According to Eni's plan for development and operation (PDO) of Goliat, the company has no plans to carry out collection and real-time reporting of meteorological and oceanographic data during production drilling and the production period on Goliat.
The Goliat field is located in an area where there is not a good basis for forecasting weather and oceanographic conditions.
There is a need to improve the quality of the basic data used for weather forecasting in the area, cf. also Storting White Paper No. 12 (2005-2006), Item 220.127.116.11 relating to environmental data.
Goliat is located in an area with unique meteorological phenomena. Most low pressure fronts come in over the Atlantic Ocean between Iceland and Scotland, but some low pressure fronts are created in the air in the interface between the ice-covered sea (with air temperatures perhaps as low as minus 30 degrees Celsius) and the warmer open sea (with temperatures around 0 degrees Celsius).
This creates winds that can be compared to cyclones in warmer climates. They are small in size and fast-moving – much faster than normal low pressure fronts in our part of the world.
Because of the poor observation network in the area and the unique properties of these storms, they are difficult to forecast. This creates challenges in relation to planning and executing operations.
The Petroleum Safety Authority Norway (PSA) asked the Norwegian Meteorological Institute (MI) whether a satisfactory basis of data exists for this area, and received the following response:
At present there are no regular meteorological and oceanographic measurements taken from the Goliat field on Tromsøflaket and nearby waters. These types of measurement in real-time would have a substantial positive impact on the quality of the weather forecasts for the area.
The Meteorological Institute is of the opinion that a regular observation service should be established from the Goliat field. The data obtained there would be of great value in monitoring climate developments in the area.
MI assumes that helicopter transport will take place to and from the platform. Therefore, provisions should be made for a METAR service* from the platform.
MI also recommends current measurements be taken for the Goliat area.
The Goliat field and the transport lane to the coast are greatly influenced by the coastal and tidal currents, and this has an impact on operations both on the facility and on the vessels. Knowledge about the ocean current climate based on measurements is limited, particularly for the surface current. Proximity to the coast combined with strong currents means that the time it takes for drifting substances and objects to reach the coast may be short. Real-time monitoring of currents should therefore be carried out as part of the environmental preparedness. Real-time data will be useful in ocean forecasts, e.g. on met.no, while the gradual accumulation of a time series for currents will provide a valuable contribution towards improving knowledge about maritime conditions in this region, which is a topic of general national interest.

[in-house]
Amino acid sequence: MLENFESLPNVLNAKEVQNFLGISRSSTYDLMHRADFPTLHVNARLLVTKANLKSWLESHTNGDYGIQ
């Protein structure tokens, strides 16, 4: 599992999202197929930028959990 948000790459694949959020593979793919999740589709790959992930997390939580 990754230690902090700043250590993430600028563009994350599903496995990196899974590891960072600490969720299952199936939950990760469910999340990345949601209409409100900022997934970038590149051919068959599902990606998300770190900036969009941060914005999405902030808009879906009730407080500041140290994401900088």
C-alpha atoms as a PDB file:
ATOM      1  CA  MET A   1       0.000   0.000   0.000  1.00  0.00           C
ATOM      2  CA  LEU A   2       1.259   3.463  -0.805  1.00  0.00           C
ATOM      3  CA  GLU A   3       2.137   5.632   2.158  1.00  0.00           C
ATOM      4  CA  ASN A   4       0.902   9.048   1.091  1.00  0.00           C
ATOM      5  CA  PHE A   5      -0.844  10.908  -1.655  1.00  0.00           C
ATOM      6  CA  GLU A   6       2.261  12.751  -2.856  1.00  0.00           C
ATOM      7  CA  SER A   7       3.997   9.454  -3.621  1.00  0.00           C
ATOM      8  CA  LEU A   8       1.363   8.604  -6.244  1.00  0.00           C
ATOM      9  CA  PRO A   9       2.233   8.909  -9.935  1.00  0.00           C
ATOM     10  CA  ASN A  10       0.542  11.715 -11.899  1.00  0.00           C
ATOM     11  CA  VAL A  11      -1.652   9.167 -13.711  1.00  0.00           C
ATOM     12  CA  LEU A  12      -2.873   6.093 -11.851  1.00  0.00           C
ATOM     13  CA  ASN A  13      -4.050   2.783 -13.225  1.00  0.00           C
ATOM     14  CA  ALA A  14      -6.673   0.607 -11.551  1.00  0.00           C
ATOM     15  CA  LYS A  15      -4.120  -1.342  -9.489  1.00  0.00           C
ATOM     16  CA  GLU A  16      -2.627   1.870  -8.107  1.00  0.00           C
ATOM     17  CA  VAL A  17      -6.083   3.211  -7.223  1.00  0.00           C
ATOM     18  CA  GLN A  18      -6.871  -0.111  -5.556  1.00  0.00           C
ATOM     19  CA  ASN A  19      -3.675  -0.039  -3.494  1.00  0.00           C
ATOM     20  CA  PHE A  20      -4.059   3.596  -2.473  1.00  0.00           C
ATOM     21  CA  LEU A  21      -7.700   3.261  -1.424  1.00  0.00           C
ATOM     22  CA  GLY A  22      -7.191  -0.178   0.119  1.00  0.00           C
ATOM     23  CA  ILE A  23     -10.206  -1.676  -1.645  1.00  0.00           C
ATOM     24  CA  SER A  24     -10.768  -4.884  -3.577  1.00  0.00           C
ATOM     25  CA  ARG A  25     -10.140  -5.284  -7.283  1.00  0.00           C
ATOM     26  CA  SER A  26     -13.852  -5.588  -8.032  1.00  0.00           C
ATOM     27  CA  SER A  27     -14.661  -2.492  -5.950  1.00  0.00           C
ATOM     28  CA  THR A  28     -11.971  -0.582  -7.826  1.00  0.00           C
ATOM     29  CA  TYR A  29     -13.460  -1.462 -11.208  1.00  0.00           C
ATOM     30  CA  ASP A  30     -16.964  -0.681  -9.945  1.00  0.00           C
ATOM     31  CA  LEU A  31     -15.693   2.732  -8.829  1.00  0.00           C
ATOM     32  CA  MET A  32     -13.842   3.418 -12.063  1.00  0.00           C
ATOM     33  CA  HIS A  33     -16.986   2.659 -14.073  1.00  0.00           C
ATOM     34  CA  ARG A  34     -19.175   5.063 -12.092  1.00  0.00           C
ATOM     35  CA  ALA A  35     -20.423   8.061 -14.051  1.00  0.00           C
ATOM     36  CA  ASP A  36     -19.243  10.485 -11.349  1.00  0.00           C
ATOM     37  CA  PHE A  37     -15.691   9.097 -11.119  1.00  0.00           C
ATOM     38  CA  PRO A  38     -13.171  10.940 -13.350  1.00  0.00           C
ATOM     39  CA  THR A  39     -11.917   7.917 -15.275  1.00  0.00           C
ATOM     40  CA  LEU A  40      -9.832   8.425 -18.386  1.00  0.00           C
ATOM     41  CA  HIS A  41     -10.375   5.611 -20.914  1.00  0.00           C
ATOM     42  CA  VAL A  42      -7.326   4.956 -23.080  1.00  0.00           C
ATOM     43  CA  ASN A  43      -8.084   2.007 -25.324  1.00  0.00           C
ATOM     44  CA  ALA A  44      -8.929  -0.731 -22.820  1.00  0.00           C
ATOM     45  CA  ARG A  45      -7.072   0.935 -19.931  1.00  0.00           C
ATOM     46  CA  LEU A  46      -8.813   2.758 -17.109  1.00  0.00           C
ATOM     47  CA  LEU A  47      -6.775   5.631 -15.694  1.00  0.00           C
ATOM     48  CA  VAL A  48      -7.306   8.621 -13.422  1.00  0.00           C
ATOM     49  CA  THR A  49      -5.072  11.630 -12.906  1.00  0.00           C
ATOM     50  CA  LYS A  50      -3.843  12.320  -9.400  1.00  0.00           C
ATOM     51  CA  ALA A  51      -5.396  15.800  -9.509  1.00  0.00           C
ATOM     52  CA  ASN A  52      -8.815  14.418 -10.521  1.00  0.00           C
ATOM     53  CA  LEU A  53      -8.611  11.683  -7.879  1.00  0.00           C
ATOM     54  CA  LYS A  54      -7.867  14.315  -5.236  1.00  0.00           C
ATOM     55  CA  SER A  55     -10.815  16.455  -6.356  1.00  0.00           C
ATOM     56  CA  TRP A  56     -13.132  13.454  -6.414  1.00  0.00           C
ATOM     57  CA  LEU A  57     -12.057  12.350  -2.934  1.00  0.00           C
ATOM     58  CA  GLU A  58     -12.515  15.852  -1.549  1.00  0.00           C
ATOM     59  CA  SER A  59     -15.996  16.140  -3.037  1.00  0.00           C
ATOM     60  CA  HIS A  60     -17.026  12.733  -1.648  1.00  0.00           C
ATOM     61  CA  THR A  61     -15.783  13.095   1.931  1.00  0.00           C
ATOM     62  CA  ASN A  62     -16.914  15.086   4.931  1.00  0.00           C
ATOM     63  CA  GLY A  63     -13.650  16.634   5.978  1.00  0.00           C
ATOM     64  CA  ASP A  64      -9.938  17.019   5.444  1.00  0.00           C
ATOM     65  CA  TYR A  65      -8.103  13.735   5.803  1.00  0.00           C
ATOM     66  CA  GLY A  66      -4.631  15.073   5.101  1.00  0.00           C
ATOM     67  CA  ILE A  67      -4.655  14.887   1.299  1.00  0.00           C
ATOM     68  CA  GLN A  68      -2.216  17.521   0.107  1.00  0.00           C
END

Two types of measurement programs should be considered:
1) Current profile measurements of the entire water column – from surface to seabed at different depth intervals – are valuable for transport of water into the Barents Sea, but should be supplemented with simultaneous measurements of the sea temperature and salinity profile, in order to provide optimal information.
2) High-frequency coastal radar (HFR) can map the surface current field in real-time out to 100-150 km from the coast for 1-2 hour intervals and with a resolution of 4-8 km. An HFR installation on the coast near Goliat can cover the Goliat field, the coastal area and the land areas within.
Current data can be used to check numerical forecast models, thereby improving their accuracy.
An HFR system is our primary recommendation, preferably supplemented with profile measures at or near the Goliat field.
*METAR (Meteorological Aerodrome Report)
The code for, or the actual report on weather observations from an aerodrome. The aerodromes send the weather observation reports (metar) to the Meteorological Institute on a daily basis, ten minutes before each hour, and also 20 minutes past each hour, if applicable.
Therefore, the PSA is issuing a notification of order as follows:
Pursuant to Section 25 of the Framework Regulations relating to data on natural conditions, Eni Norge AS is ordered to implement collection and real-time reporting of meteorological and oceanographic data during production drilling and the production period on Goliat. This includes the METAR service. In addition, near real-time measurements shall be taken of the current using a high-frequency coastal radar or some other satisfactory method, together with the profile measurements, during the production period. The data shall be reported to the Meteorological Institute.
The objective of the order, as notified, is to improve the data basis for forecasting weather and oceanographic conditions at and around Goliat. It will also contribute, indirectly, to achieving a better foundation for understanding the climate in the area.
We have asked Eni to submit any comments it may have regarding the notification by 10 July 2009.